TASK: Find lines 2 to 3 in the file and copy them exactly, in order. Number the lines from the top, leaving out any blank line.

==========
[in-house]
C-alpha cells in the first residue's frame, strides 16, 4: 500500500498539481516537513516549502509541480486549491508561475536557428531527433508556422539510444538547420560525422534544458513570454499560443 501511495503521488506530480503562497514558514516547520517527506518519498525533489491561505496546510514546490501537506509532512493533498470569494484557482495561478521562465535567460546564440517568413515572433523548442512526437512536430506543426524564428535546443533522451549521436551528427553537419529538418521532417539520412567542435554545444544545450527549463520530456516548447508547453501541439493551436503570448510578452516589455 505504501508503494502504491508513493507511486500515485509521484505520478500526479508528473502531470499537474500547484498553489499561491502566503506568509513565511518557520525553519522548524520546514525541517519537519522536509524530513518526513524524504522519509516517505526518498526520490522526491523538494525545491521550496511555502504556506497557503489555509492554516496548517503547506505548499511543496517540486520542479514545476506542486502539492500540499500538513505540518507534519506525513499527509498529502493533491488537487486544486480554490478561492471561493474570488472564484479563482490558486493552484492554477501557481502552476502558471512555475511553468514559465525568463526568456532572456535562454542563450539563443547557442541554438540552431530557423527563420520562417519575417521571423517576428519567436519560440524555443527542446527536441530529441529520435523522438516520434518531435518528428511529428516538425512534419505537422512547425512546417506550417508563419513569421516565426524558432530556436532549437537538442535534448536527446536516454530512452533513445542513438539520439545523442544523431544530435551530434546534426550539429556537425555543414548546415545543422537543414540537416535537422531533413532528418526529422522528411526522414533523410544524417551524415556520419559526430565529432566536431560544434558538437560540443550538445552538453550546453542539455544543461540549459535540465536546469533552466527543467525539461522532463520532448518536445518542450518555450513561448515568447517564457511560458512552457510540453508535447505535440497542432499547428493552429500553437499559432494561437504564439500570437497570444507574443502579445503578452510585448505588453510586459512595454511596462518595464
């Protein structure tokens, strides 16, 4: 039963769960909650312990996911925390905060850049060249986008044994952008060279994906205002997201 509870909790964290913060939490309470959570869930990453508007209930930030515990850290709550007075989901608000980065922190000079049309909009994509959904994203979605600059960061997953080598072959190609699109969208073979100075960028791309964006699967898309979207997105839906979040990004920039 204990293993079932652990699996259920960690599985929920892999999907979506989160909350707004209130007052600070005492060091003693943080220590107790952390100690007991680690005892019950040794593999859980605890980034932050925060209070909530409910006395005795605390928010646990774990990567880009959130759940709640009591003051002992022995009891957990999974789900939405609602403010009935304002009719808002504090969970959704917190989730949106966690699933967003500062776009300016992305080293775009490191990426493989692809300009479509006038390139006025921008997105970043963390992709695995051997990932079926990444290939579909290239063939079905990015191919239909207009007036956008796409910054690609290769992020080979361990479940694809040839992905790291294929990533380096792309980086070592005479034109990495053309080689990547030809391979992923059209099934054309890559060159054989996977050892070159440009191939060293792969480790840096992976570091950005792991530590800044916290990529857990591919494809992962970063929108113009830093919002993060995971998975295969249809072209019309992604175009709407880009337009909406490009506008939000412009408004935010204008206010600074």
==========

C-alpha cells in the first residue's frame, strides 16, 4: 500500500498539481516537513516549502509541480486549491508561475536557428531527433508556422539510444538547420560525422534544458513570454499560443 501511495503521488506530480503562497514558514516547520517527506518519498525533489491561505496546510514546490501537506509532512493533498470569494484557482495561478521562465535567460546564440517568413515572433523548442512526437512536430506543426524564428535546443533522451549521436551528427553537419529538418521532417539520412567542435554545444544545450527549463520530456516548447508547453501541439493551436503570448510578452516589455 505504501508503494502504491508513493507511486500515485509521484505520478500526479508528473502531470499537474500547484498553489499561491502566503506568509513565511518557520525553519522548524520546514525541517519537519522536509524530513518526513524524504522519509516517505526518498526520490522526491523538494525545491521550496511555502504556506497557503489555509492554516496548517503547506505548499511543496517540486520542479514545476506542486502539492500540499500538513505540518507534519506525513499527509498529502493533491488537487486544486480554490478561492471561493474570488472564484479563482490558486493552484492554477501557481502552476502558471512555475511553468514559465525568463526568456532572456535562454542563450539563443547557442541554438540552431530557423527563420520562417519575417521571423517576428519567436519560440524555443527542446527536441530529441529520435523522438516520434518531435518528428511529428516538425512534419505537422512547425512546417506550417508563419513569421516565426524558432530556436532549437537538442535534448536527446536516454530512452533513445542513438539520439545523442544523431544530435551530434546534426550539429556537425555543414548546415545543422537543414540537416535537422531533413532528418526529422522528411526522414533523410544524417551524415556520419559526430565529432566536431560544434558538437560540443550538445552538453550546453542539455544543461540549459535540465536546469533552466527543467525539461522532463520532448518536445518542450518555450513561448515568447517564457511560458512552457510540453508535447505535440497542432499547428493552429500553437499559432494561437504564439500570437497570444507574443502579445503578452510585448505588453510586459512595454511596462518595464
């Protein structure tokens, strides 16, 4: 039963769960909650312990996911925390905060850049060249986008044994952008060279994906205002997201 509870909790964290913060939490309470959570869930990453508007209930930030515990850290709550007075989901608000980065922190000079049309909009994509959904994203979605600059960061997953080598072959190609699109969208073979100075960028791309964006699967898309979207997105839906979040990004920039 204990293993079932652990699996259920960690599985929920892999999907979506989160909350707004209130007052600070005492060091003693943080220590107790952390100690007991680690005892019950040794593999859980605890980034932050925060209070909530409910006395005795605390928010646990774990990567880009959130759940709640009591003051002992022995009891957990999974789900939405609602403010009935304002009719808002504090969970959704917190989730949106966690699933967003500062776009300016992305080293775009490191990426493989692809300009479509006038390139006025921008997105970043963390992709695995051997990932079926990444290939579909290239063939079905990015191919239909207009007036956008796409910054690609290769992020080979361990479940694809040839992905790291294929990533380096792309980086070592005479034109990495053309080689990547030809391979992923059209099934054309890559060159054989996977050892070159440009191939060293792969480790840096992976570091950005792991530590800044916290990529857990591919494809992962970063929108113009830093919002993060995971998975295969249809072209019309992604175009709407880009337009909406490009506008939000412009408004935010204008206010600074």